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  8. The Chamber of Commerce should always have been a volunteer effort. Now that they've let go of the charismatic Coburn, they ought to just finish with hires altogether. Hold their meetings in revolving locations of members, let the business community decide what it wants.

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    1. Most of the town's activities should be done by volunteers.
      What do we need city hall to do?
      Run the water department, keep the streets together, provide public safety with the Fire and Police (or sheriff). What else?

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    2. There are a lot of very experienced retired people living in this town.

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  9. All in all, these have been very good years to be a sheriff, and looks like there's more to come.

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  10. Back up y'all, what is that fourth story saying?The public was denied access to a meeting?Anyone involved in doing that is up for a trip to the pokey or at the least to their banks to pay the fine.That is breaking the law.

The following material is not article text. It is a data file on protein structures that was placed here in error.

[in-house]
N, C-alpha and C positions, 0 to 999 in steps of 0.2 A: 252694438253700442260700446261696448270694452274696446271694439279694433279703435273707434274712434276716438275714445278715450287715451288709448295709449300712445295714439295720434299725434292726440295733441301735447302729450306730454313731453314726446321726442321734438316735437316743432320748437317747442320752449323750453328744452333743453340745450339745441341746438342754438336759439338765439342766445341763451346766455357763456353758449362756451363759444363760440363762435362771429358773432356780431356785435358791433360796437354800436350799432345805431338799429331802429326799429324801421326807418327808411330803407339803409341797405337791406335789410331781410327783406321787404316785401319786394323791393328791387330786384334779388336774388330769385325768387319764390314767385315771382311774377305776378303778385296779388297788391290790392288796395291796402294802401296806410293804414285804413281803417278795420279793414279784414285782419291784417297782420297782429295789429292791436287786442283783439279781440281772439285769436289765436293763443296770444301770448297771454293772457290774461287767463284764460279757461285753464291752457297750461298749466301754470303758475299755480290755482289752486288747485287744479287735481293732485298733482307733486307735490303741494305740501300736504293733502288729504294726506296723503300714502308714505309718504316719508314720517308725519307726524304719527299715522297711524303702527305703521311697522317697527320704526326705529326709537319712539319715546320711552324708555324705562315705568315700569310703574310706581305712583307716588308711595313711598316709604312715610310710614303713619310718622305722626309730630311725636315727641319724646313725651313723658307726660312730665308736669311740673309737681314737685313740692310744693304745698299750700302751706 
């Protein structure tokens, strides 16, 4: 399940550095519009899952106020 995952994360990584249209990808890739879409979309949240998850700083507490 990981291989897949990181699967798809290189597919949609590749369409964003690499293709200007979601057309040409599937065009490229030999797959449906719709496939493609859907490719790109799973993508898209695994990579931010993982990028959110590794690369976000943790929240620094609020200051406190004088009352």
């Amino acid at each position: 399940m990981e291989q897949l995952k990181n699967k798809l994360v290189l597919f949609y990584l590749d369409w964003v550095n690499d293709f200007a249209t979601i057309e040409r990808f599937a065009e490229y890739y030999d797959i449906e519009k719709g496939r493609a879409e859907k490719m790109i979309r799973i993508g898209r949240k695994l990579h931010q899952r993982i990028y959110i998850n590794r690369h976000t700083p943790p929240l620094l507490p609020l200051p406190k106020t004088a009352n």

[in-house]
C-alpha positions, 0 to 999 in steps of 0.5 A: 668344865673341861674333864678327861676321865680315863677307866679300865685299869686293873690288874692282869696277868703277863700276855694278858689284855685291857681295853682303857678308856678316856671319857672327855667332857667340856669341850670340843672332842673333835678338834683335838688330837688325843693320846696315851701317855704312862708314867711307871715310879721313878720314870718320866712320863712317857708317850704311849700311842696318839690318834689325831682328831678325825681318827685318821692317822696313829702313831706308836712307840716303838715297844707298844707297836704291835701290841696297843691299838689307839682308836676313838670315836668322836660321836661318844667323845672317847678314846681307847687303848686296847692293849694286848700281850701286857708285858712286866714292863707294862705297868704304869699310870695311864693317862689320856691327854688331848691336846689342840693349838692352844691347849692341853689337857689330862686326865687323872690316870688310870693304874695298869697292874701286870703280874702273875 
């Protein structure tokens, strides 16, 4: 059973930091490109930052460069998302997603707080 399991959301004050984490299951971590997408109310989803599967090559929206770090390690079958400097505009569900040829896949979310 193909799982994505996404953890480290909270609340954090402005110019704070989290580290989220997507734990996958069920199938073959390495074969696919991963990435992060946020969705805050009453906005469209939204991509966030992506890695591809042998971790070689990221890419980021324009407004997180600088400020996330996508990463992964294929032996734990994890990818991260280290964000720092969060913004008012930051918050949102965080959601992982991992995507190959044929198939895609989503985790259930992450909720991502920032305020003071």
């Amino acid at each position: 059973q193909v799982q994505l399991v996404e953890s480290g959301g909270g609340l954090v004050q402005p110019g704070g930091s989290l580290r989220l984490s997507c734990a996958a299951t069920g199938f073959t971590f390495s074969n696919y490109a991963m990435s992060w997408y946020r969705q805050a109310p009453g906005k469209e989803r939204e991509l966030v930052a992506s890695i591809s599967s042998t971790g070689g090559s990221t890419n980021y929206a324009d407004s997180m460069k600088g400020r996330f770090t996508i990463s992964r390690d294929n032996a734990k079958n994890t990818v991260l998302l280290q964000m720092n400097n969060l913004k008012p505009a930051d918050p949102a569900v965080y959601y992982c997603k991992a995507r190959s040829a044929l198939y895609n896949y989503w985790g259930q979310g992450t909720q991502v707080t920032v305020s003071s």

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  11. I noticed that that Sierra Madre City Council will be discussing a succession policy at the next city council meeting.

    In Whittier, the City Council will be appointing a council member due to a vacancy (unless they do not have a majority). Whittier is a general law city and their city charter mandates an appointment be made within 90 days of the vacancy. If no decision is made to appoint, then there would be a special election. The now departed council member gave notice of resignation right before the deadline to place this on the ballot for a vote of the people in November. This means that if it does go to a special election, it wouldn't be until April and it would cost about $130,000.